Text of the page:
Recommended Websites--English


Academic Web Links - Useful for Library Research

  • The American Verse Project. Provides electronic versions of volumes of American poetry prior to 1920. Poets include Stephen Vincent Benet, Emily Dickinson, Emerson, Longfellow, Edna St. Vincent Millay, Edgar Allan Poe, Carl Sandburg, and many more.
  • A literary resources providing contemporary and classic references on verse, fiction and non-fiction.
  • A Celebration of Women Writers.
  • The Geoffrey Chaucer Website. This site is compiled by Harvard University's Chaucer Program. It provides a wide range of glossed Middle English texts and translations of analogues relevant to Chaucer's works, as well as selections from relevant works by earlier and later writers, critical articles from a variety of perspectives, graphics, and general information on life in the Middle Ages. At the moment the site concentrates on the Canterbury Tales, but the longer-term goal is to create a more general Chaucer page.

  • The Complete Works of William Shakespeare. The World Wide Web's first edition of the Complete Works of William Shakespeare. Full texts can be obtained by searching either the chronological listing or the alphabetical listing.
  • Middle English Dictionary. The electronic Middle English Dictionary. The print MED, completed in 2001, as 15,000 pages offering a comprehensive analysis of lexicon and usage for the period 1100-1500 and is the largest collection of this kind available. This electronic version of the MED preserves all the details of the print MED, but goes far beyond this, by converting its contents into an enormous database, searchable in ways impossible within any print dictionary.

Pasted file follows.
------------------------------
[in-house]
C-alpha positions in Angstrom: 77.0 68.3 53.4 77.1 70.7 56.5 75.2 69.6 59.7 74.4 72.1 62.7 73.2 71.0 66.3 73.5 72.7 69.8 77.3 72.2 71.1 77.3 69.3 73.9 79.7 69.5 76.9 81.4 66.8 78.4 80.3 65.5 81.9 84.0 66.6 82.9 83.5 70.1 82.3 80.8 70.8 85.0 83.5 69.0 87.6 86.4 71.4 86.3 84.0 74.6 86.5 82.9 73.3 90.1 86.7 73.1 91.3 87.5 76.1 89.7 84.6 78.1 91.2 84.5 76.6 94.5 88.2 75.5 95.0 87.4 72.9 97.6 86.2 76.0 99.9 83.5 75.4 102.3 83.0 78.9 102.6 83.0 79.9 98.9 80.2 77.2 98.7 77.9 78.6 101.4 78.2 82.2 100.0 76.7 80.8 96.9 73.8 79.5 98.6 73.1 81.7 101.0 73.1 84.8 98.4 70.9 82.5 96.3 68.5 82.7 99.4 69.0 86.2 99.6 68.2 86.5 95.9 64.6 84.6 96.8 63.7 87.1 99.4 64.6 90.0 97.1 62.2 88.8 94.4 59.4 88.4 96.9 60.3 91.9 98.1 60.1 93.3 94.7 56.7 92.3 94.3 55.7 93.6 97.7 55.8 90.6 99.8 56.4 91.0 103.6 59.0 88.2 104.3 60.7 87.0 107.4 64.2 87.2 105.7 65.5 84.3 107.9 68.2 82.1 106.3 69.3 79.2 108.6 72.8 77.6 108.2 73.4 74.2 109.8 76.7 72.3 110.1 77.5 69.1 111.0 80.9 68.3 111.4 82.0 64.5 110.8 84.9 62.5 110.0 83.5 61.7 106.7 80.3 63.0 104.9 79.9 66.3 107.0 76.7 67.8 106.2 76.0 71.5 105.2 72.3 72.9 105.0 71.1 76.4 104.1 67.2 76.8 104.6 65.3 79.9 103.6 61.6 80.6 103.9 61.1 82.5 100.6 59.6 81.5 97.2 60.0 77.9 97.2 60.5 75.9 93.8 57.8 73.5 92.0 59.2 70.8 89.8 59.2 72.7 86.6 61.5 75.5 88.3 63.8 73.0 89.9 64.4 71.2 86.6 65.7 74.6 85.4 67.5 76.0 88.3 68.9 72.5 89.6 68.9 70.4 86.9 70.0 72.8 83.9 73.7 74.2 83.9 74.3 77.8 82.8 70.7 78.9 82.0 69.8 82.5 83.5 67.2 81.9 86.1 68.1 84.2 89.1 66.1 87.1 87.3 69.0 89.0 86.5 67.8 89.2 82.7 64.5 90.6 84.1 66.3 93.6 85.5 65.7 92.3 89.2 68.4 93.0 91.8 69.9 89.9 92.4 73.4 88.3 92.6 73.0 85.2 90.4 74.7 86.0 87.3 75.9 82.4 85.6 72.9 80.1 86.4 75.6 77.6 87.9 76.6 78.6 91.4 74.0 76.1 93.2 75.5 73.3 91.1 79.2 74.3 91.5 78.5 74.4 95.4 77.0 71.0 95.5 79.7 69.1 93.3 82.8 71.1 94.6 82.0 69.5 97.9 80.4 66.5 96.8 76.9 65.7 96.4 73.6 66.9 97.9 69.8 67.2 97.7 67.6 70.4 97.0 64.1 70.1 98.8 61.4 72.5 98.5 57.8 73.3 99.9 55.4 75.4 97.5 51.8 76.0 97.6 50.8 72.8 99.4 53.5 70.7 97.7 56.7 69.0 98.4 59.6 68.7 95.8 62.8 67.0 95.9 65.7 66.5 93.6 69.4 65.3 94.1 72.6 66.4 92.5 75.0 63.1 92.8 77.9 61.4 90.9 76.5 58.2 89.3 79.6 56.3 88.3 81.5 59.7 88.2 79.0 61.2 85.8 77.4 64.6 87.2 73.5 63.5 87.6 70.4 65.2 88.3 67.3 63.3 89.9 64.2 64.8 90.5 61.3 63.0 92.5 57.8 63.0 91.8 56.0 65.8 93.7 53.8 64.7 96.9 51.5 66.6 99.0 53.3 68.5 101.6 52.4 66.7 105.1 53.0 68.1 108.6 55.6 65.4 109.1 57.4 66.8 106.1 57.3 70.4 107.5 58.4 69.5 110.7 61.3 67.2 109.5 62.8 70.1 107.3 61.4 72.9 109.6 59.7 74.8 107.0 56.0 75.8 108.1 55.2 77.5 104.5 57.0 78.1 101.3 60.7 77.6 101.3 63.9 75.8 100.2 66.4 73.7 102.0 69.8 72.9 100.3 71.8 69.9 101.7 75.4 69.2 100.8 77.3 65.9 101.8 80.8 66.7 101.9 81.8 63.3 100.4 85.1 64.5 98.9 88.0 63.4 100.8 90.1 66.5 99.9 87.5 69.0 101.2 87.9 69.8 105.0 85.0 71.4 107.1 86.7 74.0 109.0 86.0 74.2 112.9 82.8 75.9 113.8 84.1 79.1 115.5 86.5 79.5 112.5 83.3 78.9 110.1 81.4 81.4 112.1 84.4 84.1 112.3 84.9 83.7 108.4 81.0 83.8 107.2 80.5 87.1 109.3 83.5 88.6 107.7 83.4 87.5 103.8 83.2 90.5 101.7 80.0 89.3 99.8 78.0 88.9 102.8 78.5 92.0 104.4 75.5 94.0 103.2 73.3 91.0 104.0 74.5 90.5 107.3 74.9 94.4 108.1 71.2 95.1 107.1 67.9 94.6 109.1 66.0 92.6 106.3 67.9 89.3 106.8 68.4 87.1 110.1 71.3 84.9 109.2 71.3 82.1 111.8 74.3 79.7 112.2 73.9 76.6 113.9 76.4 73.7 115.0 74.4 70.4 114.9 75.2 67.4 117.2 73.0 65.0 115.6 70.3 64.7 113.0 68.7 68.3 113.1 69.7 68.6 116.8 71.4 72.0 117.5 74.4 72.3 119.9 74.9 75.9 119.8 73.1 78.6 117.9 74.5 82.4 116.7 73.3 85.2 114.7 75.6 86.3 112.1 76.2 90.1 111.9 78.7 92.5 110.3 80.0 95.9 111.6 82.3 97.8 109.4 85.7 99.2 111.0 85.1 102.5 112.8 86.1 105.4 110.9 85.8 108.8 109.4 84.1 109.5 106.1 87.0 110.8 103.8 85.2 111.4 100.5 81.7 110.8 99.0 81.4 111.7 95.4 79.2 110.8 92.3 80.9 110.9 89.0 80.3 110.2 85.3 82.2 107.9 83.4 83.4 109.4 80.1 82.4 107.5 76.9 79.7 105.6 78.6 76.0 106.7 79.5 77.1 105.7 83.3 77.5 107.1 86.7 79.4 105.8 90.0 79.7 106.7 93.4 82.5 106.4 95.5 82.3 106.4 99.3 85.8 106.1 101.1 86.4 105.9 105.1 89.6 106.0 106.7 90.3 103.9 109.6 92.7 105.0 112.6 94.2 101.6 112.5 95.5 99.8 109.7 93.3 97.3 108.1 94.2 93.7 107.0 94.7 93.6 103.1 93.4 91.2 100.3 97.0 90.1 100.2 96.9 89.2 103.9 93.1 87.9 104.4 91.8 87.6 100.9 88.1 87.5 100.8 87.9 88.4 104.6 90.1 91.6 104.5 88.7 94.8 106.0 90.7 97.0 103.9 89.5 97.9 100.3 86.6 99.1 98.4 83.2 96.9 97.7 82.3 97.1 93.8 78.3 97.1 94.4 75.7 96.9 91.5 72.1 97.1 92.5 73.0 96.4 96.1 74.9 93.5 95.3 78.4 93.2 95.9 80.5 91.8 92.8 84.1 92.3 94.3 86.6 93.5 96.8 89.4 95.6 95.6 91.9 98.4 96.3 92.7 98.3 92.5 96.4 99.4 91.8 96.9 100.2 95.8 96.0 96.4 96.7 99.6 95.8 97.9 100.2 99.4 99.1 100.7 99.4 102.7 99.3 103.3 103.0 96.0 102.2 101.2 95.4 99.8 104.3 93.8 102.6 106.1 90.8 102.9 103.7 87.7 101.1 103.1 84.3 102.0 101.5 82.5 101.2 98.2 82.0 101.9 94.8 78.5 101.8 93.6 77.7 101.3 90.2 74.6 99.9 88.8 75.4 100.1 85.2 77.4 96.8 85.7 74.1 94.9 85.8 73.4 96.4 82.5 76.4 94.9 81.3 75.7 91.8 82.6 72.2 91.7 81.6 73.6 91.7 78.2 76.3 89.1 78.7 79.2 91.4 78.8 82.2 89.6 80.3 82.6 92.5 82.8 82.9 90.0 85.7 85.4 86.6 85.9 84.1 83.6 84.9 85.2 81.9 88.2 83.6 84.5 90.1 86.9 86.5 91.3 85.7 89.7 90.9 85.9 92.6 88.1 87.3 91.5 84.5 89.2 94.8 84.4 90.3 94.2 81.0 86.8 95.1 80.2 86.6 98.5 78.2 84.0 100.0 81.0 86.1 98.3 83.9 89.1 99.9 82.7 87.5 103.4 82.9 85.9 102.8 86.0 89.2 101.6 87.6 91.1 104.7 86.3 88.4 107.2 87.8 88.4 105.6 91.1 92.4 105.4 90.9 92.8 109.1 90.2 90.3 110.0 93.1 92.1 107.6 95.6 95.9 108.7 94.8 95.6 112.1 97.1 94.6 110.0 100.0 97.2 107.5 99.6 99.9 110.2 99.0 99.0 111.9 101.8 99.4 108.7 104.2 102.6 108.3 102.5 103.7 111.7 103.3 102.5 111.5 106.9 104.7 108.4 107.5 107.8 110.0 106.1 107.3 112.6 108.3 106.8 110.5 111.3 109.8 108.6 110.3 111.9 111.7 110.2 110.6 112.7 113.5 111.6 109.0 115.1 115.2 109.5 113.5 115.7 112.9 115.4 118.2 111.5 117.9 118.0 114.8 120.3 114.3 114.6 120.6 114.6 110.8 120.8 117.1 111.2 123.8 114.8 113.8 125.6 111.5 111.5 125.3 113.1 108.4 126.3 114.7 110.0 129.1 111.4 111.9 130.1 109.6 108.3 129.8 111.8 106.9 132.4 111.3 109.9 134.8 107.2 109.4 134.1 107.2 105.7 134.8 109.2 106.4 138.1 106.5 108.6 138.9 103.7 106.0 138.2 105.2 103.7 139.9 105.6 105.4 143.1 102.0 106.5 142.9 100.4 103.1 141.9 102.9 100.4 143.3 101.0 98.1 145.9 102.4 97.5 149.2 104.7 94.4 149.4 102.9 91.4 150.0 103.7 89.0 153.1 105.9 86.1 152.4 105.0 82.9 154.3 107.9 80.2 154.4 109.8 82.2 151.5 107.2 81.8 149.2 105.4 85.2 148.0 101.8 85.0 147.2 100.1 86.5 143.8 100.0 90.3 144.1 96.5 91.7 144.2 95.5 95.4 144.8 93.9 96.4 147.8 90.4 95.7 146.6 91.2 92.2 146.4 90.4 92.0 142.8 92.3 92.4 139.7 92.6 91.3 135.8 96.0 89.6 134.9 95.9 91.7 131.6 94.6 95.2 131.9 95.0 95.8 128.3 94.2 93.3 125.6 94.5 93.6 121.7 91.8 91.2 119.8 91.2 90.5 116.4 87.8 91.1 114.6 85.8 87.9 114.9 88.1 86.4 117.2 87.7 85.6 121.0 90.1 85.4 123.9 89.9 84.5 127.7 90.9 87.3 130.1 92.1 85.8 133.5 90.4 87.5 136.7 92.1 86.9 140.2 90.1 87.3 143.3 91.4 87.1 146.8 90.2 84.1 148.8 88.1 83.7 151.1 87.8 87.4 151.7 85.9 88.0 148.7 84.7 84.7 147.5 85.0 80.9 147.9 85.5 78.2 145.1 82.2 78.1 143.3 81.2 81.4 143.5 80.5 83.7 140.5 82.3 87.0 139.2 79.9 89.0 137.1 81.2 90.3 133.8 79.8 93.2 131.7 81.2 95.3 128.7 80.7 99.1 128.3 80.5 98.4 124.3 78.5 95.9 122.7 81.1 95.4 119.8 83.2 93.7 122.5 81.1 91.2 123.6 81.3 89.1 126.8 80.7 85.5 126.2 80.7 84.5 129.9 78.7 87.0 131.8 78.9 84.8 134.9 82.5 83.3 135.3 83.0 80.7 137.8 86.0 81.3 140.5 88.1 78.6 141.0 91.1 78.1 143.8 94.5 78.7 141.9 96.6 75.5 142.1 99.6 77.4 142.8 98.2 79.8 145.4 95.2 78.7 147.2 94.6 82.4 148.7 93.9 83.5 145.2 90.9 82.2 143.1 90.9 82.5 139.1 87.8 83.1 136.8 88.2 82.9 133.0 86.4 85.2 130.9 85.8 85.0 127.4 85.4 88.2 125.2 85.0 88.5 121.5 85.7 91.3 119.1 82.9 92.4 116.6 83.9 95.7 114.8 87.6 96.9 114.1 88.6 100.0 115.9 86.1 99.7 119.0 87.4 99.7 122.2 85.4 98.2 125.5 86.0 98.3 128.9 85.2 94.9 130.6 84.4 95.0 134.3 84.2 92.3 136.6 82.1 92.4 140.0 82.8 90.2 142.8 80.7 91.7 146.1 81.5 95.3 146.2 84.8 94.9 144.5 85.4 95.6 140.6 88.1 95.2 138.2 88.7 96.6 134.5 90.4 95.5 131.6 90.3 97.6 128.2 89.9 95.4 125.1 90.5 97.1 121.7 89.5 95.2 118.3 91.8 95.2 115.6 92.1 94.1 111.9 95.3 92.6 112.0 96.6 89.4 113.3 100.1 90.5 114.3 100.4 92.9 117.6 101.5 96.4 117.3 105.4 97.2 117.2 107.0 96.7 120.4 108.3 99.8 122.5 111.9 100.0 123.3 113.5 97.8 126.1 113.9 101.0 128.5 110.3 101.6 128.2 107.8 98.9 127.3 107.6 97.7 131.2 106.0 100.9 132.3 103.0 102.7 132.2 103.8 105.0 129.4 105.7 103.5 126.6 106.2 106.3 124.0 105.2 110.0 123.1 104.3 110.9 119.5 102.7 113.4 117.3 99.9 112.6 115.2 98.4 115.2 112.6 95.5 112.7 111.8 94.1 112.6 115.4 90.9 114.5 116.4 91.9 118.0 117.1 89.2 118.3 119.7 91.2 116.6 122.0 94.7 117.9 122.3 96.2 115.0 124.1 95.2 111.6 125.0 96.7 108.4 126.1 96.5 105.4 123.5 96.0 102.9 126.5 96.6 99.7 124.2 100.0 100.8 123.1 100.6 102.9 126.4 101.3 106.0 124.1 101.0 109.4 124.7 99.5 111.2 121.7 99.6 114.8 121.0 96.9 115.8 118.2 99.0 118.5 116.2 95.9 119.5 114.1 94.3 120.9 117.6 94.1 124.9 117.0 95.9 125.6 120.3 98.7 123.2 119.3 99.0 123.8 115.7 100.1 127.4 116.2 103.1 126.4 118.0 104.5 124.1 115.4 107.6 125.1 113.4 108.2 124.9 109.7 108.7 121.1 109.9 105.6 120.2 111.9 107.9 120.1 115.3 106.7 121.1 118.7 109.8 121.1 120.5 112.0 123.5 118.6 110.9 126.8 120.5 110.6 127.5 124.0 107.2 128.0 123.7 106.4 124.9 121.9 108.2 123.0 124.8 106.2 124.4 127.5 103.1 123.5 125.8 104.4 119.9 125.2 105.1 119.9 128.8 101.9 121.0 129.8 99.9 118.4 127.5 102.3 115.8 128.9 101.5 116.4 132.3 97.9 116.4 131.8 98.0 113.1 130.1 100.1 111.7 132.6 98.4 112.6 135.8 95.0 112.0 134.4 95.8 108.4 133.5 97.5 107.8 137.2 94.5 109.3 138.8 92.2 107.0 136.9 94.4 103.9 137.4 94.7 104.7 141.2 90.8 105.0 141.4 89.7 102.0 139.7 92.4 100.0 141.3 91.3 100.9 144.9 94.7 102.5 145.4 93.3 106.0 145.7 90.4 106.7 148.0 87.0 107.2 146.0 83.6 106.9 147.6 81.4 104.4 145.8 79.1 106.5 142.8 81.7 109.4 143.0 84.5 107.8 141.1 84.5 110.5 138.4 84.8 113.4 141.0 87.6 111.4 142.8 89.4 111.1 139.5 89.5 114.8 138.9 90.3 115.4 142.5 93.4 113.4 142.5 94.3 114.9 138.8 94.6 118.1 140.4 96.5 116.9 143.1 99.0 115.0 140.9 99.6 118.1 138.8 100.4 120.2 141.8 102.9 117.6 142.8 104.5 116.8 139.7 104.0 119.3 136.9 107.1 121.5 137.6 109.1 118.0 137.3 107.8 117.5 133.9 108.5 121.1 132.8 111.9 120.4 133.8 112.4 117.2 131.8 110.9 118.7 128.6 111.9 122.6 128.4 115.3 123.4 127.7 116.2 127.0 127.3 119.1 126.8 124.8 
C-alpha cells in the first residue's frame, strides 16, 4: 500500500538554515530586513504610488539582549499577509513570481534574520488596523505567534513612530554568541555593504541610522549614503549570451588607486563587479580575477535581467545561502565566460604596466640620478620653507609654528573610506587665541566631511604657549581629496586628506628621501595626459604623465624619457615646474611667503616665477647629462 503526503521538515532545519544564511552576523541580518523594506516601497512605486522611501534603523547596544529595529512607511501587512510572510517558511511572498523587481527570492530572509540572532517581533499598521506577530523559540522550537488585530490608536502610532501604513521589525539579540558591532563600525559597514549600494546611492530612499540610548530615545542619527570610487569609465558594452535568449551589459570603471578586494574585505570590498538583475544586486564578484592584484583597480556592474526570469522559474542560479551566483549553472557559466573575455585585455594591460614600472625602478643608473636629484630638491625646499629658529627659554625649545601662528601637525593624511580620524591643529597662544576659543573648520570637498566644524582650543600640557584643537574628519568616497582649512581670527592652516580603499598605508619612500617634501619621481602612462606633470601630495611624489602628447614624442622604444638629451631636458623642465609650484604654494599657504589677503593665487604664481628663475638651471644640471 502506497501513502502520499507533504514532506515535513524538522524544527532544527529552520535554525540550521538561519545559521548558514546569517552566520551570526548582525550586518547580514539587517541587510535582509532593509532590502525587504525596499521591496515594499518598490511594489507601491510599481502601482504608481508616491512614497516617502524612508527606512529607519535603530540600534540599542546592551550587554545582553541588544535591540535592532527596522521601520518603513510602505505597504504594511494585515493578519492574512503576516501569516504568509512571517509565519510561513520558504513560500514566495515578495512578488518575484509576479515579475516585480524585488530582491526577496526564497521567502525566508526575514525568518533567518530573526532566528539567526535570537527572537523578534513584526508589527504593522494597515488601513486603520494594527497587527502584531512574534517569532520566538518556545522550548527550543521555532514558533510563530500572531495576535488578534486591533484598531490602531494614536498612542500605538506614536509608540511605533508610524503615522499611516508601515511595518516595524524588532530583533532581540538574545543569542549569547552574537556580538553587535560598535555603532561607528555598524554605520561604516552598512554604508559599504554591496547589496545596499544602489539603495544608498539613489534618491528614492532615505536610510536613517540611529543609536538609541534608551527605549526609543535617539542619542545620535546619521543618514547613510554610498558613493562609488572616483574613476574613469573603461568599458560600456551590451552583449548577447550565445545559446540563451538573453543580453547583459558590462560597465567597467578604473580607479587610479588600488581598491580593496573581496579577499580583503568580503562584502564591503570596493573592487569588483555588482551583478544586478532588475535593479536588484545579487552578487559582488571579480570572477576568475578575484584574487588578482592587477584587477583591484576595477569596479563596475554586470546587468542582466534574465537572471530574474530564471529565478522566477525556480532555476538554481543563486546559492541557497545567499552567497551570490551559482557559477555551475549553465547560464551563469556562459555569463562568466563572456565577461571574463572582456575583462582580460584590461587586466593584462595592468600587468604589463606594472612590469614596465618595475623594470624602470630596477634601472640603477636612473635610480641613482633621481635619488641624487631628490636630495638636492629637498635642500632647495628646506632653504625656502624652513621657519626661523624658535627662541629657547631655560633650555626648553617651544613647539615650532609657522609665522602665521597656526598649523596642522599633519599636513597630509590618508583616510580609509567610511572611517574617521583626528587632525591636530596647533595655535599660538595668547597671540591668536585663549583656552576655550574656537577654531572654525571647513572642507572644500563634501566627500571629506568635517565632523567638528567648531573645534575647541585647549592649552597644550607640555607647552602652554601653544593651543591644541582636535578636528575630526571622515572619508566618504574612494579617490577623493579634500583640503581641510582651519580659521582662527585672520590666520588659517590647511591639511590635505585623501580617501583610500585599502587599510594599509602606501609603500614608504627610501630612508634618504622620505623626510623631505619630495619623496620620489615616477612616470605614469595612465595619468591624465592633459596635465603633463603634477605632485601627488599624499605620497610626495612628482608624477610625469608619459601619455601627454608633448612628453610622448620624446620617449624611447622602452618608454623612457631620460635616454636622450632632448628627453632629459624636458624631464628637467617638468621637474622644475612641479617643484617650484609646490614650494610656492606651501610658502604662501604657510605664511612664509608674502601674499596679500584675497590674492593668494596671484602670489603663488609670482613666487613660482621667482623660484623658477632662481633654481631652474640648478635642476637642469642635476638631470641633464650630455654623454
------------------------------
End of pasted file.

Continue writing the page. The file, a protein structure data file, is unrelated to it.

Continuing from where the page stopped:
• Native American Authors. This website provides information on Native North American authors with bibliographies of their published works, biographical information, and links to online resources including interviews, online texts and tribal websites.

  • The Online Medieval and Classical Library. An archive being assembled as a service to the Internet. Provides a free and easy way for the computer user to access some of the most important literary works of Classical and Medieval civilization. Unless otherwise noted, all texts are public domain.
  • The Paris Review  Partially funded by the National Endlowment for the Arts. Provides links to curent and archived issues, audio files, interviews, and current literary events. Most pieces contain an original sheet of marked-up manuscript, and many older interviews are available in full-text downloadable PDF format. Includes interviews about writing conducted with almost every major American writer who has published in the last 50 years.

  • Project Gutenberg. Full-text of famous classic books and other important titles published before 1923. As of November of 2002, there were more than 6,267 e-books available on Project Guttenberg.
  • Repositories of Primary Sources A listing of over 5000 websites describing holdings of manuscripts, archives, rare books, historical photographs, and other primary sources for the research scholar.

  • Romantic Chronology. The site covers the period from 1660 to 1851. It is broken into time periods and then into individual years. The Chronology provides links to reference information, full-text articles and primary materials and graphic items.
  • Science fiction and fantasy research database  Contains more than 73,000 historial and critical citations abou the related genres of science fiction, fantasy, and horror
  • TEAMS Middle English texts  Created by The Consortium for the Teaching of the Middle Ages (TEAMS), this is one of the most important free Web sites for Middle English literary studies, especially for teaching. 
  • Voice of the Shuttle Homepage.